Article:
• Are you geeky? Are you hungry? Then head over to The Necronomnomnom and get cooking! (Just save me some, okay?)


Bonus Link: Doctor Who and the Curse of Fatal Death. And, yes, there’s plenty more where these came from…

All the News You’ve Already Read Sunday, Feb 20 2011 

From left: Damian Lewis as Major Richard Winte...

Image via Wikipedia

It’s been nearly six months since I’ve had a reliable Internet connection. However, there was one spot in the house at Young where I could get sufficient coverage to browse Twitter on my mobile, and I got into the (bad) habit of emailing interesting links to myself to view later.

That was some 2200 links ago. I can’t find anything in my inbox now. So, I’ve finally decided to go through them and share the best of them here. Most of them were of only passing interest, but a few were worth passing on:

The Real World:


More links as I get to them.

Blogging in Exile: Ewww Tuesday, Jan 4 2011 

7mate‘s middle-of-the-day, 1980s lineup includes Baywatch, right from the very beginning. I never noticed it before, but I can’t keep my eyes off Erika Eleniak. It’s the monobrow, you see. Everyone else sees a blonde Playboy model; I see Nick Giannopoulos in a one-piece bathing suit.

It’s one of those car-wreck things.

Blogging in Exile: The Razor in the Closet Sunday, Jan 2 2011 

My local library rocks, when it’s not full of backpackers sating their wifi needs. Not only did I pick up Cold Print and Inglourious Basterds, but also Larry Writer’s excellent Razor, a history of East Sydney’s razor gangs of the 1920s to 1940s. Not only is it a fascinating read, but it also poses a few awkward questions.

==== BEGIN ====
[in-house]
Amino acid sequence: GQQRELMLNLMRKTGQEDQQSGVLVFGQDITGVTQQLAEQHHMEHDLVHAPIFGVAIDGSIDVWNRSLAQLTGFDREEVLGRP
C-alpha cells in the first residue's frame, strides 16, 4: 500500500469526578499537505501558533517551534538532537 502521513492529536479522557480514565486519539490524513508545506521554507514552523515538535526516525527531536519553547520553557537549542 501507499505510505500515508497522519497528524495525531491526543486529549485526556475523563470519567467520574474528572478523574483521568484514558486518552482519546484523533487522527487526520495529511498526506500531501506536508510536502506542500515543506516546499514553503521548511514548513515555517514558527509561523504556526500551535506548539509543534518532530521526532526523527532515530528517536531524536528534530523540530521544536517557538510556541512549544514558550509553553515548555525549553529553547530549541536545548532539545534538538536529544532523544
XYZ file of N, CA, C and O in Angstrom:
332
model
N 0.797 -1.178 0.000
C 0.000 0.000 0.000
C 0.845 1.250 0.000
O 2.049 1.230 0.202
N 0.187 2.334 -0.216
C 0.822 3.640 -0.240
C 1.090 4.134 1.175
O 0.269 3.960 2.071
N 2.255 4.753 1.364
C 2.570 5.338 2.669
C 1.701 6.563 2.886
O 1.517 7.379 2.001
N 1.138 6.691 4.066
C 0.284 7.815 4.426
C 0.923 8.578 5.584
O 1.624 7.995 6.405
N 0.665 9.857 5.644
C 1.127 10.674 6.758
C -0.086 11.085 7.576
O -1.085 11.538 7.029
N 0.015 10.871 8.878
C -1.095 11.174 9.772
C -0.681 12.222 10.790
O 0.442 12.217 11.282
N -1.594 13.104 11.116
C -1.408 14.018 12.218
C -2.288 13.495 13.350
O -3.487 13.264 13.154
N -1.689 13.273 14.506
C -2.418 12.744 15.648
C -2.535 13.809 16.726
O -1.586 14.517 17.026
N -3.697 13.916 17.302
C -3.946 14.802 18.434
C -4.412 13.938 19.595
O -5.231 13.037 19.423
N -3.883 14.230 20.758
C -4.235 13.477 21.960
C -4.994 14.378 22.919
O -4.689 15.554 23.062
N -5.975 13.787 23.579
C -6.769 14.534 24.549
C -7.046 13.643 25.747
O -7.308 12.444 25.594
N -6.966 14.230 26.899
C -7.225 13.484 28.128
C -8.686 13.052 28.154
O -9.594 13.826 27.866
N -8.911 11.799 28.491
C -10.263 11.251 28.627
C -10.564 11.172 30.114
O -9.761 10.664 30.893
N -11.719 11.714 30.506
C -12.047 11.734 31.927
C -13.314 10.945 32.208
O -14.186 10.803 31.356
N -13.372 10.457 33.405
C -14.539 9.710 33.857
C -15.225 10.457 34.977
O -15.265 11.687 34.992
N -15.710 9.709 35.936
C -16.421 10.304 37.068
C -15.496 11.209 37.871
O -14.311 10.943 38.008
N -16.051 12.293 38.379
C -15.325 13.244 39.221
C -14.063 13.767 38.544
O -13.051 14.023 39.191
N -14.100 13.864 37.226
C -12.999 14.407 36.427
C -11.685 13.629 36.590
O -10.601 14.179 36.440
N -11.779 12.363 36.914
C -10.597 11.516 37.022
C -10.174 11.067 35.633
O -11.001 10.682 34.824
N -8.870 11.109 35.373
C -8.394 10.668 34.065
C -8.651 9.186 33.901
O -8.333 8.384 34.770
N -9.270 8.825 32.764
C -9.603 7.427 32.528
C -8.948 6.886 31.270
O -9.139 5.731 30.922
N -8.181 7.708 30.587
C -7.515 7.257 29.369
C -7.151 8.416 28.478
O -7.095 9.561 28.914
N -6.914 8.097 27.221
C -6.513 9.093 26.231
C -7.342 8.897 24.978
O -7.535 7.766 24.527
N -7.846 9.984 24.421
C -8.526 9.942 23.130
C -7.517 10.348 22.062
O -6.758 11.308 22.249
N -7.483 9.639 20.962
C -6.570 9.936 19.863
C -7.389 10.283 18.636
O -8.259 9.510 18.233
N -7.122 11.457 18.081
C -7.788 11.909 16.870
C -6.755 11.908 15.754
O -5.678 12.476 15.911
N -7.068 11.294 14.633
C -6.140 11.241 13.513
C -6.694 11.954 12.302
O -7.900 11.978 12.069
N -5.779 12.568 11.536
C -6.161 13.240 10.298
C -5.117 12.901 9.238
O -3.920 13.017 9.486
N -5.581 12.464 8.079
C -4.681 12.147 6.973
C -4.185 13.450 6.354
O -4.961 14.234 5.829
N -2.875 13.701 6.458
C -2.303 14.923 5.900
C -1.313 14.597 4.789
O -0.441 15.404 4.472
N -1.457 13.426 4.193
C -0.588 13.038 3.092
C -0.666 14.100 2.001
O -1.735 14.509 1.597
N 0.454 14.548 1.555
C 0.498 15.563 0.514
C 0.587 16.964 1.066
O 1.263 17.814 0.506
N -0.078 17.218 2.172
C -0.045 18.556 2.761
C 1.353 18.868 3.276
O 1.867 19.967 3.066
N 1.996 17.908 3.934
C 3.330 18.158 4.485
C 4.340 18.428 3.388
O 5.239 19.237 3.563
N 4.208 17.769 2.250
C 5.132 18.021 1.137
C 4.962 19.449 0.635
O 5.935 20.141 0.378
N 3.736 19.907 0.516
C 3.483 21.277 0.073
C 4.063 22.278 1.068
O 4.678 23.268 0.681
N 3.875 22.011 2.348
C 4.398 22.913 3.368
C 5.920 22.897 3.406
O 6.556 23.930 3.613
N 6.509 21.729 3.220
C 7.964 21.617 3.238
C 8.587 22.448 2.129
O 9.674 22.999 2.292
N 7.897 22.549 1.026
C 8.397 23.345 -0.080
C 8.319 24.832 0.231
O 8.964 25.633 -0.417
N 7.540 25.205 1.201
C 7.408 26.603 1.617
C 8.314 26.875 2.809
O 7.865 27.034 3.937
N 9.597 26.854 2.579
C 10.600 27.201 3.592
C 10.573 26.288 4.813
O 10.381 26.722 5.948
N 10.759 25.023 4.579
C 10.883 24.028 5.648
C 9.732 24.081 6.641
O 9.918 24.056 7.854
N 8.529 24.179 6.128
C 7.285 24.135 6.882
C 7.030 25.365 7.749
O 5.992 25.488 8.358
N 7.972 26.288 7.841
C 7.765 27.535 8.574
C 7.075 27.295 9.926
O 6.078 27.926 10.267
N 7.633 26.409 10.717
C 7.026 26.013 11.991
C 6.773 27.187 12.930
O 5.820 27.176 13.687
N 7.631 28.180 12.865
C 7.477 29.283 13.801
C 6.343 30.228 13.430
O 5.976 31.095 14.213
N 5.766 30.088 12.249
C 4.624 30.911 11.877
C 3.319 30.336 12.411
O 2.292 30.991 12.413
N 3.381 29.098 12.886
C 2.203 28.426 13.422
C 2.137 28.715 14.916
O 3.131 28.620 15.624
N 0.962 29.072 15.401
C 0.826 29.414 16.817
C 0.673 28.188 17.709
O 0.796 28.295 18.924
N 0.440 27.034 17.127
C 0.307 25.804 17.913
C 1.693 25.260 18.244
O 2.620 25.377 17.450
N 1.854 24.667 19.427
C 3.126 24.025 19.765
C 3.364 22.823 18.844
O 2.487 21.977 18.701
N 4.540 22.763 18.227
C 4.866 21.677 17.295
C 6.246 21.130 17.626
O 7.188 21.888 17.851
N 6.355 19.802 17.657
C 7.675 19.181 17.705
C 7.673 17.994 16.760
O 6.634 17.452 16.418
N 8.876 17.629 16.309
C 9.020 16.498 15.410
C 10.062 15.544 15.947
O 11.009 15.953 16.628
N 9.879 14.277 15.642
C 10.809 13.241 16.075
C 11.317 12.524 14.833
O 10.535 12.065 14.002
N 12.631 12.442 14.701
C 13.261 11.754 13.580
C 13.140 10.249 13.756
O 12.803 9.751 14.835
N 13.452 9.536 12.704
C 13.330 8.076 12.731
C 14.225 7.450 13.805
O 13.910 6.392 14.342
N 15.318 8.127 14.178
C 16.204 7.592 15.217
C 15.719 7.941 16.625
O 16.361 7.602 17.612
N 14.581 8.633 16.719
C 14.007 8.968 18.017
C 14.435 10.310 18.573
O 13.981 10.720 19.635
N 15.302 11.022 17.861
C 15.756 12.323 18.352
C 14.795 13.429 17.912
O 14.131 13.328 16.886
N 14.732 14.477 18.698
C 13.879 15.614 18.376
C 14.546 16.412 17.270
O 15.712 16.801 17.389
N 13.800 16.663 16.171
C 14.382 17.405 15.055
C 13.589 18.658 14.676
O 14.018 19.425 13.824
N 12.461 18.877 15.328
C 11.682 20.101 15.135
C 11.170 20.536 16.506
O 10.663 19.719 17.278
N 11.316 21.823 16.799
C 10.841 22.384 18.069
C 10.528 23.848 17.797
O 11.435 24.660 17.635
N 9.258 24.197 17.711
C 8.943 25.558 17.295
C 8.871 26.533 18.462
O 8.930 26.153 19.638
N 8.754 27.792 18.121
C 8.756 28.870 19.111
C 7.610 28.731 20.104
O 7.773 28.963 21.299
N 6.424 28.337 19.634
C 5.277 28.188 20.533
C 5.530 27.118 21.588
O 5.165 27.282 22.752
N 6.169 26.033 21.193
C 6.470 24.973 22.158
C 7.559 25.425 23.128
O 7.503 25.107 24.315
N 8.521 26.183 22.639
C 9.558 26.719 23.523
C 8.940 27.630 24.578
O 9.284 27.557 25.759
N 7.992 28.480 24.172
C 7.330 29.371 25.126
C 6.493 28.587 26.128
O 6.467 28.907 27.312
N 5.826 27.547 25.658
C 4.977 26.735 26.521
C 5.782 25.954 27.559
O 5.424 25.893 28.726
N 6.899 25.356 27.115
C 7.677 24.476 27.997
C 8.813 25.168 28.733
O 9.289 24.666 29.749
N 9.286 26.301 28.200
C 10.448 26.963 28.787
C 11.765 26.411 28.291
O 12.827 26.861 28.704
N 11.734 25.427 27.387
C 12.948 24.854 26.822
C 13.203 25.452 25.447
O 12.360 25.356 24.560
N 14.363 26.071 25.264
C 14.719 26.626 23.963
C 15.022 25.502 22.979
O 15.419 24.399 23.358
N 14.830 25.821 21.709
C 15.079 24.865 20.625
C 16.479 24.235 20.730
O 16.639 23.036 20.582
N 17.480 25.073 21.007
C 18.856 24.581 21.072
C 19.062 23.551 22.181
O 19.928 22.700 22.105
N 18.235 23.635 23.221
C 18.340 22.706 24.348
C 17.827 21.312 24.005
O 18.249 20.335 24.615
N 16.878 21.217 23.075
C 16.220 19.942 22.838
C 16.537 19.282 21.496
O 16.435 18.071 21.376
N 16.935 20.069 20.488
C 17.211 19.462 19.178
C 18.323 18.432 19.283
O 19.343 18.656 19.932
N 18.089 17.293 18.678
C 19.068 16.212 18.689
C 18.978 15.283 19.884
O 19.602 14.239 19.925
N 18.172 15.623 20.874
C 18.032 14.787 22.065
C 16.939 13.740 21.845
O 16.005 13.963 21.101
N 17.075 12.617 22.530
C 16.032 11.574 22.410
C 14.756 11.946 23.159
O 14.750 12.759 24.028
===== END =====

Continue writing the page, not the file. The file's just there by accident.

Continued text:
Australia never had Prohibition per se, but in 1916, around 5000 soldiers rioted, looted and drank outer-suburban Liverpool dry, before heading into the centre of Sydney to do the same. After three days of drunken mayhem, the state government instituted the Liquor Act, and a referendum later that year saddled New South Wales with what was known as the Six-o’clock Swill: until it was repealed in 1955, pubs were banned from serving alcohol after 6pm.

In the wake of this, the “sly grog” trade sprang up, serving often watered-down drinks after hours; Sydney’s sly-groggeries were somewhat analogous to America’s speakeasies. By the Depression, many Sydneysiders couldn’t afford to go the track, but would bet nonetheless, so the provision of sly grog went arm-in-arm with prostitution, illegal, off-track SP betting and cocaine traffic.

Family legend has it that my grandfather was distantly descended from English and Spanish gentry, and (aside from one black sheep) my grandmother from decent, but hard-working, Scots and Irish migrants. But genealogy shows that both came largely from convict stock, transported to Australia in the late 18th and early 19th centuries.

In the late 1920s to the early 1940s—records show, for much longer than I’d been led to believe—my grandfather was a talented boxer. He and my grandmother drove taxis in central Sydney. At other times, he worked as a bookmaker; family whispers suggest that my grandfather’s bookmaking may have taken place off-track. (A rumoured feud with the Waterhouse family, however, hints that he may occasionally have seen horse flesh.)

My grandfather was in the habit of concealing cash about his person—the bag with his bookmaking takings was mostly rolls of banknote-sized pieces of newspaper, rolled up with only a few small-denomination notes on top. Presumably, this was to foil standover men, protection racketeers who specialise in victimising small-time criminals. (Mark “Chopper” Read is a relatively modern example.)

My grandmother always kept a loaded rifle in the house. And she was tough, never having trouble from male taxi passengers in that relatively lawless era, and—family legends once again attest—holding her own a couple of decades later in an on-air run-in with Germaine Greer.

At one point, at least, they were wealthy enough to afford waterfront property at the western end of the harbour. But in the early 1940s, as war raged across the world, they settled down: my grandfather enlisted and became a mechanic at de Havilland‘s facility near Bankstown Airport, and my grandmother raised their daughters, renovated a series of houses and ran a fruit-and-vegetable shop. They moved out to Fairfield, then (as now) home to many of Sydney’s New Australians. Although they never discussed it, it seems that their fortunes had waned.